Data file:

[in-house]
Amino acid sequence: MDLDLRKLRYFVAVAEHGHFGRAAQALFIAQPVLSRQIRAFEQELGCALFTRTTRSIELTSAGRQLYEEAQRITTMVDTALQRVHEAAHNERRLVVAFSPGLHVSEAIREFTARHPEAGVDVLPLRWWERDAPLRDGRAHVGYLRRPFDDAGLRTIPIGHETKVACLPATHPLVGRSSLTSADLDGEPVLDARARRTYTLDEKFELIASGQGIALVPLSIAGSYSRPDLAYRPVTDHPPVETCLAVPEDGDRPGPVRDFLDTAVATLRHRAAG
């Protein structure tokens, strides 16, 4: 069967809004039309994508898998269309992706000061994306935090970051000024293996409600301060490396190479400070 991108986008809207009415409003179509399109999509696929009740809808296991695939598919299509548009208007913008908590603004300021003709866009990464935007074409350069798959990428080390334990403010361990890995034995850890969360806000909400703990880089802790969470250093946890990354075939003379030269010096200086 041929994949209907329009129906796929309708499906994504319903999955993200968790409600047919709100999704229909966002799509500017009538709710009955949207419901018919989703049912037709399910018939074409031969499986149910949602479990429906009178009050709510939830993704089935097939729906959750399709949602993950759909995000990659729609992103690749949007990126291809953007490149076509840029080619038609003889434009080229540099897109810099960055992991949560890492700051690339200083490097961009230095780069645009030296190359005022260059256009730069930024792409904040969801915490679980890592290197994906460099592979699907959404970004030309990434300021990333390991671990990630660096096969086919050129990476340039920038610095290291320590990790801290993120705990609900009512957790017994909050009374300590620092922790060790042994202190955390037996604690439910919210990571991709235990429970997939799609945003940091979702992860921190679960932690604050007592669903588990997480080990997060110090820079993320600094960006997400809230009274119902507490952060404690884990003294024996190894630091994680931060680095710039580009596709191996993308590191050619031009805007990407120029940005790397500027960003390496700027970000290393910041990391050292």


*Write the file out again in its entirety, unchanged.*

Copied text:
[in-house]
Amino acid sequence: MDLDLRKLRYFVAVAEHGHFGRAAQALFIAQPVLSRQIRAFEQELGCALFTRTTRSIELTSAGRQLYEEAQRITTMVDTALQRVHEAAHNERRLVVAFSPGLHVSEAIREFTARHPEAGVDVLPLRWWERDAPLRDGRAHVGYLRRPFDDAGLRTIPIGHETKVACLPATHPLVGRSSLTSADLDGEPVLDARARRTYTLDEKFELIASGQGIALVPLSIAGSYSRPDLAYRPVTDHPPVETCLAVPEDGDRPGPVRDFLDTAVATLRHRAAG
């Protein structure tokens, strides 16, 4: 069967809004039309994508898998269309992706000061994306935090970051000024293996409600301060490396190479400070 991108986008809207009415409003179509399109999509696929009740809808296991695939598919299509548009208007913008908590603004300021003709866009990464935007074409350069798959990428080390334990403010361990890995034995850890969360806000909400703990880089802790969470250093946890990354075939003379030269010096200086 041929994949209907329009129906796929309708499906994504319903999955993200968790409600047919709100999704229909966002799509500017009538709710009955949207419901018919989703049912037709399910018939074409031969499986149910949602479990429906009178009050709510939830993704089935097939729906959750399709949602993950759909995000990659729609992103690749949007990126291809953007490149076509840029080619038609003889434009080229540099897109810099960055992991949560890492700051690339200083490097961009230095780069645009030296190359005022260059256009730069930024792409904040969801915490679980890592290197994906460099592979699907959404970004030309990434300021990333390991671990990630660096096969086919050129990476340039920038610095290291320590990790801290993120705990609900009512957790017994909050009374300590620092922790060790042994202190955390037996604690439910919210990571991709235990429970997939799609945003940091979702992860921190679960932690604050007592669903588990997480080990997060110090820079993320600094960006997400809230009274119902507490952060404690884990003294024996190894630091994680931060680095710039580009596709191996993308590191050619031009805007990407120029940005790397500027960003390496700027970000290393910041990391050292």